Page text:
Featured image The top four finishers in the Power Line Prize contest win cash prizes: $100,000 for the winner, $15,000 for the runner-up, and $5,000 prizes for two third-place finishers. So as of now, we are in the money. The first third-place finisher was a unique entry–in the eyes of several judges, the most creative one we got. It was not a single product, but rather an event conducted on YouTube, Facebook »

Obama v. Washington (George, That Is)

Featured image A commenter on “The Prince of America” said that he wished there had been more paintings entered in the Power Line Prize competition. There were some more, actually; this is one of them: “Washington’s Sword,” by Barbara Allen. It is fun to identify the figures in the painting: »

Digging A Hole

Featured image This was one of the most striking videos entered in the Power Line Prize competition. It is called “Digging A Hole” and was entered by Scott Schweitzer of the Strategy Group for Media. For a while I thought it might win the contest. It is short enough to make an excellent television commercial; its simplicity and ominous tone make it attention-grabbing: »

Passing the Buck

Featured image This short animated video does a great job of showing how we are burdening our children and grand children with unacceptable levels of debt. It is called “Passing the Buck,” and was submitted in the Power Line Prize contest by Kyle Butler: »

The Prince of America

Featured image In the Power Line Prize contest, we welcomed entries in all artistic media. A high proportion were videos and songs, as we expected, but we also got a surprising (to me) number of paintings and other graphic art. This is a painting called The Prince of America, by Jeremy Rosenstein Kortes. A somewhat enigmatic image based on the story of Moses, it depicts an American landscape following debt-driven economic collapse. »

Some Facts About the Debt Limit

Featured image This chart by the Heritage Foundation offers a great deal of information about the history of changes in the debt limit–which, of course, tracks closely with the history of growing federal debt. You can see at a glance how the skyrocketing debt of the last few years smashes all historical precedent: The chart also responds implicitly to some recent Democratic Party talking points. The Democrats like to point out that »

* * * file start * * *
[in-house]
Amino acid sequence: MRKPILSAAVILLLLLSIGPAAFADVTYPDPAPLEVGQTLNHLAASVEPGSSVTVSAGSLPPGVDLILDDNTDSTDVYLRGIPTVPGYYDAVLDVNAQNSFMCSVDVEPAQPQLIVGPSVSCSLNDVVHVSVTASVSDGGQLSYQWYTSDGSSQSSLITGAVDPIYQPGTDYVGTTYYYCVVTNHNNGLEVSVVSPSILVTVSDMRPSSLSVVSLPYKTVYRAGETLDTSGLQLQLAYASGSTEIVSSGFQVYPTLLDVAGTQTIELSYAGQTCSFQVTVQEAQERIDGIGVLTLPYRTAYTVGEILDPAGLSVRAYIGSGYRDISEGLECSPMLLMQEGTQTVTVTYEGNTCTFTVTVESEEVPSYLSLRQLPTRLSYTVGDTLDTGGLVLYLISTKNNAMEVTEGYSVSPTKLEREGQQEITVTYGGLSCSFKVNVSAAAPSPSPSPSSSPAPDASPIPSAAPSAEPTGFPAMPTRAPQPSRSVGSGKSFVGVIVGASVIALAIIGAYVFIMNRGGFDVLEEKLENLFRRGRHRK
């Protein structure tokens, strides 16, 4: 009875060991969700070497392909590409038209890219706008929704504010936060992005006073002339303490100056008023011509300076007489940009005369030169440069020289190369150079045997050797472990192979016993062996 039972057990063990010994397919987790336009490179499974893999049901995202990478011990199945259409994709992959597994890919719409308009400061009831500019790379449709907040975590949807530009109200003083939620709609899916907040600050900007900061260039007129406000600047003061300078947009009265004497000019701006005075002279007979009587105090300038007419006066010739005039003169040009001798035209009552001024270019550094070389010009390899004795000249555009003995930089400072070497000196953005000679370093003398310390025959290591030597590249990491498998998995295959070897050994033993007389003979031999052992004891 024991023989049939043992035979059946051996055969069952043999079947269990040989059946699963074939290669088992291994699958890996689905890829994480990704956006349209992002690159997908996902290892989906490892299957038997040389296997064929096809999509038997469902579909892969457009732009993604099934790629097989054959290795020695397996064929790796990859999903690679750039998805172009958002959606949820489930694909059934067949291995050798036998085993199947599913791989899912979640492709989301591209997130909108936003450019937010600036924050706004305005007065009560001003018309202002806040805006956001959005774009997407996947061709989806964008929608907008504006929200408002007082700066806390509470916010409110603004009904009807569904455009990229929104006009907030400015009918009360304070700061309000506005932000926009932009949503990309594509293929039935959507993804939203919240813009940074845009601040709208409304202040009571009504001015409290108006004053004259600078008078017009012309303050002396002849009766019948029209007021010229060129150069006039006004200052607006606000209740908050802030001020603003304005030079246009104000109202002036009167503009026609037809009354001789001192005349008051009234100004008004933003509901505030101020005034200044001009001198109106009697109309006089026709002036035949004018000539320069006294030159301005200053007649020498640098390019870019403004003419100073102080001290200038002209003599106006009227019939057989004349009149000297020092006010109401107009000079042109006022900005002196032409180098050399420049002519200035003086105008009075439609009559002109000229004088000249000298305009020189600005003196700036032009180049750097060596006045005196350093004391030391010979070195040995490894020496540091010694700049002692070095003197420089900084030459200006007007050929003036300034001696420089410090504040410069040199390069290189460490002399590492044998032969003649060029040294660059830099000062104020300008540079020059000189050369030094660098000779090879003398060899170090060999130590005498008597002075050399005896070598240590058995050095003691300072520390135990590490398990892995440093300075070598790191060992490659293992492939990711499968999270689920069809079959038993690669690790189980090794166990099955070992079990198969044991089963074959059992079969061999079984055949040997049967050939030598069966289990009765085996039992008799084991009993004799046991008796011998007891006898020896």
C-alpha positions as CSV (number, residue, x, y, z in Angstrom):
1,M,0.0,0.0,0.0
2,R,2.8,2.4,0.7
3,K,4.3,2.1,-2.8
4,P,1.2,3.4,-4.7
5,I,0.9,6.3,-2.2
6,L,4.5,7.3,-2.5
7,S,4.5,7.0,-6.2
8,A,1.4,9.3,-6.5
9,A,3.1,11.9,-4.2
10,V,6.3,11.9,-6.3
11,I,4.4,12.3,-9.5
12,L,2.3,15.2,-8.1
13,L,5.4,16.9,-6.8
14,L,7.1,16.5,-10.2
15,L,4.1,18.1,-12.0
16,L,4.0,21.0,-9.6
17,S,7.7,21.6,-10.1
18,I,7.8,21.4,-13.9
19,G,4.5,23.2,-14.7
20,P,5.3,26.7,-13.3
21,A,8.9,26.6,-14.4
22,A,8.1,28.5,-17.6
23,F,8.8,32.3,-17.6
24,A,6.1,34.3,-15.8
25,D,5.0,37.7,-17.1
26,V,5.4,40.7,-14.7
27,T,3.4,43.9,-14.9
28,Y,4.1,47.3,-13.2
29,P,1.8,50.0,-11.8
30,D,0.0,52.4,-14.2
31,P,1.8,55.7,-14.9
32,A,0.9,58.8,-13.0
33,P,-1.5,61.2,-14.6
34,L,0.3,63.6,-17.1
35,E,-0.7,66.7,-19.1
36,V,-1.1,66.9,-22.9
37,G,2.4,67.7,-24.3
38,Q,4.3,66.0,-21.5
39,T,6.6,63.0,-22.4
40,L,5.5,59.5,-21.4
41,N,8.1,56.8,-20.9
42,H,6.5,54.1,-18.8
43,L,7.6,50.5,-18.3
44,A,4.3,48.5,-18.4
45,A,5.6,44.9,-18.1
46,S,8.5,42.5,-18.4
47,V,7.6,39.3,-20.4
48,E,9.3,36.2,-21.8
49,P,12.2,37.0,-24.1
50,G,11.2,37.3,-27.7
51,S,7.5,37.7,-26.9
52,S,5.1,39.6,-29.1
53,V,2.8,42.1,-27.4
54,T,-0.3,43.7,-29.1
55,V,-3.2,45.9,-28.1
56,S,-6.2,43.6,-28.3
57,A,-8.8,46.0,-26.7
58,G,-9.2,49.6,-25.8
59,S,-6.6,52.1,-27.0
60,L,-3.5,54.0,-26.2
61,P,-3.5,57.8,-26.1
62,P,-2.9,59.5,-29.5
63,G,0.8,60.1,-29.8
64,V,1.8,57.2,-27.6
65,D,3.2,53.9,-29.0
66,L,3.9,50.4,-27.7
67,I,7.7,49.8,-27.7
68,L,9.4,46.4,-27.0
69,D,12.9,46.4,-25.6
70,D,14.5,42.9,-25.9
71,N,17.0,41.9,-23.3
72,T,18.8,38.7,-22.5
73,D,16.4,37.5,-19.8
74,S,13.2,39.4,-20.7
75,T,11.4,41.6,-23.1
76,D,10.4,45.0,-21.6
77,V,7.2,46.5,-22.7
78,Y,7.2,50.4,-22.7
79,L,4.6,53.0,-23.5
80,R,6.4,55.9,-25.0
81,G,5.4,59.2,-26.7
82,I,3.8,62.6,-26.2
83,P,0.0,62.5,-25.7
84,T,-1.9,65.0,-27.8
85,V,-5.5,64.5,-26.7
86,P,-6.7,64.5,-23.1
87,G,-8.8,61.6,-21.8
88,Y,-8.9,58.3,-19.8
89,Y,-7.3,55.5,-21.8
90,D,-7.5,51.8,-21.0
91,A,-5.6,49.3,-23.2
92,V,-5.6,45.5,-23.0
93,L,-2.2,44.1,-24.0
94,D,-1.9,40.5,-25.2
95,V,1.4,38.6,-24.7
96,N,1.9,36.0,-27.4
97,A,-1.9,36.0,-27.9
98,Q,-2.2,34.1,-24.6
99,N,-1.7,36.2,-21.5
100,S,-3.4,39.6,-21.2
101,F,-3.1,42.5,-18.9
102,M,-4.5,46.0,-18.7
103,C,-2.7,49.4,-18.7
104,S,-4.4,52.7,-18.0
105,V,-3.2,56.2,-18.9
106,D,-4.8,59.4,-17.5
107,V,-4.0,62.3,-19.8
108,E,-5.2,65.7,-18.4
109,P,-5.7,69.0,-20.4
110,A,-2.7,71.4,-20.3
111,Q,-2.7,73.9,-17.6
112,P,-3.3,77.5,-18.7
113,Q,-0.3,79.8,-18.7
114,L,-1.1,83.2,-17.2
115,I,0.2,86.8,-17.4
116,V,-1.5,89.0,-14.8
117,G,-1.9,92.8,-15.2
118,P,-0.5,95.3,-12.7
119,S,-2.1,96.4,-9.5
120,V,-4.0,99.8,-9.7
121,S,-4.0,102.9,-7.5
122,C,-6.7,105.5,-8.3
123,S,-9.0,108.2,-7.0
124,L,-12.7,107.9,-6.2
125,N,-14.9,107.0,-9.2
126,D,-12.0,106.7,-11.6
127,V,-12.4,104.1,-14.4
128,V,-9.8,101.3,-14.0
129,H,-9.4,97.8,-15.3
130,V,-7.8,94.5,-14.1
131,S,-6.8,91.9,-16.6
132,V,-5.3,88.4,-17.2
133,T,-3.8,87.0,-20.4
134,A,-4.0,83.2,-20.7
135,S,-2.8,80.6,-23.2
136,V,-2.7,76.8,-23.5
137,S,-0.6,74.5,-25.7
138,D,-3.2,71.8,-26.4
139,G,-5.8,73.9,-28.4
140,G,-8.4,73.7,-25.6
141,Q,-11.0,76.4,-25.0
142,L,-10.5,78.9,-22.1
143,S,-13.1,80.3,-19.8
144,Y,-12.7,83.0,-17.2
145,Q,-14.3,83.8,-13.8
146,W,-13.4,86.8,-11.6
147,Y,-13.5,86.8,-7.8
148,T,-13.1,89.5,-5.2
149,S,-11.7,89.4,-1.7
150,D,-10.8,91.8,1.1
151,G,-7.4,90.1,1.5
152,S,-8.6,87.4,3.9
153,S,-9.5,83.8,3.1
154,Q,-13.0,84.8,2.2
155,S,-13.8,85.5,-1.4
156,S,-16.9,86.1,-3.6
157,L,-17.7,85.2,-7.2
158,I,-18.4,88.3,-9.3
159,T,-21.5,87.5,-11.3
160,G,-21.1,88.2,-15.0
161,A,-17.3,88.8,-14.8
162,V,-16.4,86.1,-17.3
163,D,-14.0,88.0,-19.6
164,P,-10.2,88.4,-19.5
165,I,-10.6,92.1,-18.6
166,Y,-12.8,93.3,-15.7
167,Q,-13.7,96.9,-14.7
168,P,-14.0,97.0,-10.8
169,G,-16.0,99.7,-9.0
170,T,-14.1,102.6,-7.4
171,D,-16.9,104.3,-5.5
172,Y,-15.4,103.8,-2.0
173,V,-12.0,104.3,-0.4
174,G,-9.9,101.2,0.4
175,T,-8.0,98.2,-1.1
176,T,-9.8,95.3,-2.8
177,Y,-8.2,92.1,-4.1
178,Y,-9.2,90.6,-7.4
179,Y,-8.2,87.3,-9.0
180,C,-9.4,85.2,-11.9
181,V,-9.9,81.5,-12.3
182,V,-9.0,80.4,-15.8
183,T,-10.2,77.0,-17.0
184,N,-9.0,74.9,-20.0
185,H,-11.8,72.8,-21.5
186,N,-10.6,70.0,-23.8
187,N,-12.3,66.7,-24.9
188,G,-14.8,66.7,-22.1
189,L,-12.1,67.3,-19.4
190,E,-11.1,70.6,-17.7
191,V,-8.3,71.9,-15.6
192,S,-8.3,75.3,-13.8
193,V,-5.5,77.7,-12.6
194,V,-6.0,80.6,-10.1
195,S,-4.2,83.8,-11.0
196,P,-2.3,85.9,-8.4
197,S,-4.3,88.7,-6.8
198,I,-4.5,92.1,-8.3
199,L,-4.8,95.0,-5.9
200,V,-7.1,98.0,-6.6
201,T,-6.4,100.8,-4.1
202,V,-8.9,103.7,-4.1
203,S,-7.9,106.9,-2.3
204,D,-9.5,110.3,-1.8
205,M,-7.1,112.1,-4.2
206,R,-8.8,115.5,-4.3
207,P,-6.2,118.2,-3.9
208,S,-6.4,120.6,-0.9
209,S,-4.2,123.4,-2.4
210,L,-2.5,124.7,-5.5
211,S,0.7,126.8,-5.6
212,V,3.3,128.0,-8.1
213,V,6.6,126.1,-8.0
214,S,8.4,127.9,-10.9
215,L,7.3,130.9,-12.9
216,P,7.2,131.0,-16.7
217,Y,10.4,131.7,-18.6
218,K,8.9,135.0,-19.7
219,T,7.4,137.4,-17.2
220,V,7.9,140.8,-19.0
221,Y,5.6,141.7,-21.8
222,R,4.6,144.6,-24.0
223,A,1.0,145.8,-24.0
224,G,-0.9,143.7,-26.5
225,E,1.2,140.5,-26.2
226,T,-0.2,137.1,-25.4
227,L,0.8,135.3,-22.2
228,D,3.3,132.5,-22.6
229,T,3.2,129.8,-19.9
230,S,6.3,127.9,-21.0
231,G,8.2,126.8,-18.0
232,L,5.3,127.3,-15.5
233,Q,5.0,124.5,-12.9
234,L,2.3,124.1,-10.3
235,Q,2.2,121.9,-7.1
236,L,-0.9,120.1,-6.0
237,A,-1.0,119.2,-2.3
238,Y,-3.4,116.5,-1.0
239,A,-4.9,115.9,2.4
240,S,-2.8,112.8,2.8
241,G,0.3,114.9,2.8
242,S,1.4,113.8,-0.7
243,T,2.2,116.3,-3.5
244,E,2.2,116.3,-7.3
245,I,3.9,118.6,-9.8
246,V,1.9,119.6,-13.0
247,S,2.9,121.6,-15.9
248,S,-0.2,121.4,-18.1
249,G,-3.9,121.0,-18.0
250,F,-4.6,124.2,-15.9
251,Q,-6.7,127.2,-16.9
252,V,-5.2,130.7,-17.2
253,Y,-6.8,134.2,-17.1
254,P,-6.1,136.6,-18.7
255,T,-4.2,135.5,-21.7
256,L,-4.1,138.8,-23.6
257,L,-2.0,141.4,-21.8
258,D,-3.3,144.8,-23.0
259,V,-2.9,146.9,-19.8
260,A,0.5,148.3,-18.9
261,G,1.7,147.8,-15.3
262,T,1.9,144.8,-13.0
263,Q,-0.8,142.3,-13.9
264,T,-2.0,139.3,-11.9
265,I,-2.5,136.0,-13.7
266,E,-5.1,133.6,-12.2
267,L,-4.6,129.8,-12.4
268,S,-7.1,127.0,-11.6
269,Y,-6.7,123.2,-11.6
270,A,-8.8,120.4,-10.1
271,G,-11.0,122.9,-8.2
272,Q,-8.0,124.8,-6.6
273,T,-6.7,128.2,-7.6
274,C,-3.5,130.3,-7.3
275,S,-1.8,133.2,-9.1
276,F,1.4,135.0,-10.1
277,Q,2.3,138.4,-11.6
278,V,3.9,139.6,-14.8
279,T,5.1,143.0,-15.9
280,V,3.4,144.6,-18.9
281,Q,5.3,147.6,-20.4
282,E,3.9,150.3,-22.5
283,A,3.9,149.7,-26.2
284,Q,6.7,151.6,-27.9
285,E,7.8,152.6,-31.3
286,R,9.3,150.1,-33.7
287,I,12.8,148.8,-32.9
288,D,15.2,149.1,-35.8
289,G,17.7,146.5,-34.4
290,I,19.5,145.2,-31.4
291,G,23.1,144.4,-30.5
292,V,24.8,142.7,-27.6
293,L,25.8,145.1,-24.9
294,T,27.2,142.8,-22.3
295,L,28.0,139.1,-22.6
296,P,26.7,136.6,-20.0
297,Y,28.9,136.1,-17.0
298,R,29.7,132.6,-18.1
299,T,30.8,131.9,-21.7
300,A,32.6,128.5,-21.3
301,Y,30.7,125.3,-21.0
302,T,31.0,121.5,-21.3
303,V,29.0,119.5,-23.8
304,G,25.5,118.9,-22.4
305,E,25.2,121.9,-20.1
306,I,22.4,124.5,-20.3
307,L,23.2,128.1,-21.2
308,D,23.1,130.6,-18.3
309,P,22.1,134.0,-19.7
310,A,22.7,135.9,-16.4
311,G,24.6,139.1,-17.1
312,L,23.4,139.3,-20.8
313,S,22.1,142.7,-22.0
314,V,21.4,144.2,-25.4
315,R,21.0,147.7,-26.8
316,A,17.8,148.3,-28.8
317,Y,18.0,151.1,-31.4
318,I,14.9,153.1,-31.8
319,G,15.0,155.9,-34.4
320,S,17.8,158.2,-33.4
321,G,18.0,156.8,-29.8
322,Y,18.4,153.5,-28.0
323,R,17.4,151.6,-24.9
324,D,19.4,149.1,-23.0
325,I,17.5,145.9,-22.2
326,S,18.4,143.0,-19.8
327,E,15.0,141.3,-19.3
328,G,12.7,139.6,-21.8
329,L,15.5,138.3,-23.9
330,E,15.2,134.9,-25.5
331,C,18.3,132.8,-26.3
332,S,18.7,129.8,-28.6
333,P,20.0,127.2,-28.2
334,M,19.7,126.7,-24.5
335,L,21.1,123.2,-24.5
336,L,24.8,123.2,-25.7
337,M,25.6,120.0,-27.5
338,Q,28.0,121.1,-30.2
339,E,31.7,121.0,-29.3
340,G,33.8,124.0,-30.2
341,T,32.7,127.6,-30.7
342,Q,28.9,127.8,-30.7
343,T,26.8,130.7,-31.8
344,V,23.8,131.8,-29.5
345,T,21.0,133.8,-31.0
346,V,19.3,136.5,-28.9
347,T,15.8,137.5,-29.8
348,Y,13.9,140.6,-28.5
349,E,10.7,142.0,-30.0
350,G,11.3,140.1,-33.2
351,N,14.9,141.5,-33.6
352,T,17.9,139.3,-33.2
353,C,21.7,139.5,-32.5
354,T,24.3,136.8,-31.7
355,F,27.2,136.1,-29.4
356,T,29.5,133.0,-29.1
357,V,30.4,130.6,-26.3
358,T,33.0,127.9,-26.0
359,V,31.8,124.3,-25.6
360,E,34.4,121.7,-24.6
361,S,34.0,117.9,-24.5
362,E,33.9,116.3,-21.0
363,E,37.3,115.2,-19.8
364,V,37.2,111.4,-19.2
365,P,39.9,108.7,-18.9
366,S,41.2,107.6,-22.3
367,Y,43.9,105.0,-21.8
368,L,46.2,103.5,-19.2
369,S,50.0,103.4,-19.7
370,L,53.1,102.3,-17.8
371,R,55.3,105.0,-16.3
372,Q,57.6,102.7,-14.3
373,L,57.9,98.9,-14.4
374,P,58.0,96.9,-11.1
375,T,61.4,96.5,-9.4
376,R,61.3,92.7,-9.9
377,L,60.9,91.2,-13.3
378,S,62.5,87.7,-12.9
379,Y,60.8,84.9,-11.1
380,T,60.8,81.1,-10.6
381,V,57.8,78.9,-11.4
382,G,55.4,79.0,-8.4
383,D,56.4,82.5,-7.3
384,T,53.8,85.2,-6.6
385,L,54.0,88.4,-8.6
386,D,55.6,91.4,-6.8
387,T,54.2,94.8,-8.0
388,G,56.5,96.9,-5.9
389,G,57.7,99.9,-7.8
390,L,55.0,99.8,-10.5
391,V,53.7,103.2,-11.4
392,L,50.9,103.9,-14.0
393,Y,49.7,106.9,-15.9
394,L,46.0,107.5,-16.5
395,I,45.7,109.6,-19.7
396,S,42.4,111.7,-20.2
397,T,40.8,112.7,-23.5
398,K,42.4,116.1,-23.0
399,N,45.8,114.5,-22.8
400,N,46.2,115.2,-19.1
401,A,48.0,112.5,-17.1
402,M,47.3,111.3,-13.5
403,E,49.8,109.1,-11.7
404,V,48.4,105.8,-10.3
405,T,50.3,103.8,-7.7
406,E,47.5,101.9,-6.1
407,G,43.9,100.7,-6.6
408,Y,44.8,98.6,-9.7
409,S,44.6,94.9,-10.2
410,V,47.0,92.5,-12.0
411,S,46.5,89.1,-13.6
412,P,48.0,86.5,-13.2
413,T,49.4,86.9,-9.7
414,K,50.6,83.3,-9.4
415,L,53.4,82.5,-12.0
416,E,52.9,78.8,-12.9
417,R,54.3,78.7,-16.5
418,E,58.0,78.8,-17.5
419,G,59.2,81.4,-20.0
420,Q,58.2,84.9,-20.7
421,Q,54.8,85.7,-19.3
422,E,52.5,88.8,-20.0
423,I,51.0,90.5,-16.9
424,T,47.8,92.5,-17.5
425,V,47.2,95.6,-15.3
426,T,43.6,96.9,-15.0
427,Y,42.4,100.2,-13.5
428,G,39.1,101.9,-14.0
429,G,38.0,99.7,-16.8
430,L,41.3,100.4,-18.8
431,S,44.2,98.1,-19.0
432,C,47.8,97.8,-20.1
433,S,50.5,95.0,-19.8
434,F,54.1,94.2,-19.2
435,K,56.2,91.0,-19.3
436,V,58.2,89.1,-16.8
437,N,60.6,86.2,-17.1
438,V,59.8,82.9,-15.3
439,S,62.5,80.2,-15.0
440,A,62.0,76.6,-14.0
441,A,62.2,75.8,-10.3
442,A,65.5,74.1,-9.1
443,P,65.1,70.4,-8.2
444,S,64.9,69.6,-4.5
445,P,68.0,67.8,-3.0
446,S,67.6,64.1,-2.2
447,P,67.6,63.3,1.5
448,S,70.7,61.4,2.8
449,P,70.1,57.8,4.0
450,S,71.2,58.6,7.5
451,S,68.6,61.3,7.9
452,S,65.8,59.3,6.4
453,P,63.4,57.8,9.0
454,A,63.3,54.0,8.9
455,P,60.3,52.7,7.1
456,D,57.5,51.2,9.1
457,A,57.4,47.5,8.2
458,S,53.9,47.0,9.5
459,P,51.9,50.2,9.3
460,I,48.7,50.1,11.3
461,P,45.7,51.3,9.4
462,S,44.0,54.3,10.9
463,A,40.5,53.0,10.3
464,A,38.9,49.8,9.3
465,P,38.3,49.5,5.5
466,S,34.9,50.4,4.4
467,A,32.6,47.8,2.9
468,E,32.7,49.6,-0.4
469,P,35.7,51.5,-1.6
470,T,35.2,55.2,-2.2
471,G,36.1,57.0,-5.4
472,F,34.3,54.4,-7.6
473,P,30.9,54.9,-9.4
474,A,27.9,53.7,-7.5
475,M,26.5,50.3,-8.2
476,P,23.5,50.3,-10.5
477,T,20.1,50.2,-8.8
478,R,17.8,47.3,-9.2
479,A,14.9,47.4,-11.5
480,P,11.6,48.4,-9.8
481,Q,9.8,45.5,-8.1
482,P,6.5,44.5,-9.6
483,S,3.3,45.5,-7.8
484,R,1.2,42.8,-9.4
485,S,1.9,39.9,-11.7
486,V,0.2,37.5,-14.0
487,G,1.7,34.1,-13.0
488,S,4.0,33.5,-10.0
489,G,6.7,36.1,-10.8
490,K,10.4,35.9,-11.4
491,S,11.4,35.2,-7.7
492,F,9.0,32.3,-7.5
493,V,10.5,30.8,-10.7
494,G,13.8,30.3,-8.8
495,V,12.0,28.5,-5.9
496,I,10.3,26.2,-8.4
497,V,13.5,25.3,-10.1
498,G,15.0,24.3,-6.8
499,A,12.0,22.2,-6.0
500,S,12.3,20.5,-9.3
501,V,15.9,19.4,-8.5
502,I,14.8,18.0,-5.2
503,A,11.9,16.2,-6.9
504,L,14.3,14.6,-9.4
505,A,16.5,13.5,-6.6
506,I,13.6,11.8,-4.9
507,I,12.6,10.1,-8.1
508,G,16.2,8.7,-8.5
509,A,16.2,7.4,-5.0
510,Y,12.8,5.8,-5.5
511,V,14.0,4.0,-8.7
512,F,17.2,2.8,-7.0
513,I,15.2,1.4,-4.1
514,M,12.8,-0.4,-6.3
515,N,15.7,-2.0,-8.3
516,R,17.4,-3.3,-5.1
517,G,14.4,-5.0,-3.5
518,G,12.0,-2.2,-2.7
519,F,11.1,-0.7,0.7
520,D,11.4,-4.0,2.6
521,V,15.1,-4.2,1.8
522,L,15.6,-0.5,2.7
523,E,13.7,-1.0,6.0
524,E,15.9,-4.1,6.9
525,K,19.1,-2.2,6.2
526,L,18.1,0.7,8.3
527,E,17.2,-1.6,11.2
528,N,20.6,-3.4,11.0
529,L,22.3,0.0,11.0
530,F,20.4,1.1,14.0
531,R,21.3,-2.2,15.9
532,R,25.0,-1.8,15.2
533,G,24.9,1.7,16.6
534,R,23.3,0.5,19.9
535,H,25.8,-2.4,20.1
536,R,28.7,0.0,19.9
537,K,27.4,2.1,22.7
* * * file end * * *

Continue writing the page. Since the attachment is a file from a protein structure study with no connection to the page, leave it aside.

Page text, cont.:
Uncommon Knowledge with Charles Hill and Fouad Ajami

Featured image The installment of Uncommon Knowledge with Professor Charles Hill was the first that that we posted on Power Line under our arrangement with the Hoover Institution. In the current installment Professor Hill is joined by Professor Fouad Ajami for a sort of all-star panel moderated by Peter Robinson on the clash of Islam and the West and the Arab Spring. Professor Hill spent an incredibly distinguished career in the foreign »

Dueling Budgets; What Next?

Featured image The word in Washington is that there isn’t actually a lot of difference between John Boehner’s budget proposal and Harry Reid’s. Tonight, Boehner sent his budget back to the drawing board because the Congressional Budget Office, scoring the proposal on the fly, concluded that it would “reduce deficits by only $851 billion over 10 years.” A red-faced Boehner said he would revise his proposal to generate more savings. What this »

Who’s Afraid of Private Industry?

Featured image Many liberals think that the primary purpose of government is to protect them from private industry. I have never understood that. History suggests that it is governments that should be viewed warily, not private enterprise. When has the electric company ever hauled people out of their beds, lined them up against a wall and shot them? When has an automobile manufacturer ever asserted the right to appropriate big chunks of »